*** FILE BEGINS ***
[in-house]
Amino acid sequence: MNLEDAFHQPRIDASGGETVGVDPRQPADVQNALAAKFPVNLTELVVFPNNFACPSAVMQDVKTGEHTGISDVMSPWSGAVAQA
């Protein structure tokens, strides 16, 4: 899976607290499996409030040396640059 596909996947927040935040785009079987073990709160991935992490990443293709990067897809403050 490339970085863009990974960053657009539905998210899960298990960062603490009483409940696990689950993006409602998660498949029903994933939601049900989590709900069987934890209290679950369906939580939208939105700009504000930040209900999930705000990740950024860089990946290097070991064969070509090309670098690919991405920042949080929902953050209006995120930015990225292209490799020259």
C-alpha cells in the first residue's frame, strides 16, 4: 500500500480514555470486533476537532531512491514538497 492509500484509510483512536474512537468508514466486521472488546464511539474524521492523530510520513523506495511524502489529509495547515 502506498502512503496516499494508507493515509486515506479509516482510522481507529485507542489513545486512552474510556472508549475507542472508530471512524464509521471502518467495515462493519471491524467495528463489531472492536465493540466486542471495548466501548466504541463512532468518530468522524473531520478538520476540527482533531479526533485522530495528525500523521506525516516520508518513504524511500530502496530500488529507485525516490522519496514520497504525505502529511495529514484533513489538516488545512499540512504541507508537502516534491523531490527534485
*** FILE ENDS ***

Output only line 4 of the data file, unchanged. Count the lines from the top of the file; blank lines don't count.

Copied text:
C-alpha cells in the first residue's frame, strides 16, 4: 500500500480514555470486533476537532531512491514538497 492509500484509510483512536474512537468508514466486521472488546464511539474524521492523530510520513523506495511524502489529509495547515 502506498502512503496516499494508507493515509486515506479509516482510522481507529485507542489513545486512552474510556472508549475507542472508530471512524464509521471502518467495515462493519471491524467495528463489531472492536465493540466486542471495548466501548466504541463512532468518530468522524473531520478538520476540527482533531479526533485522530495528525500523521506525516516520508518513504524511500530502496530500488529507485525516490522519496514520497504525505502529511495529514484533513489538516488545512499540512504541507508537502516534491523531490527534485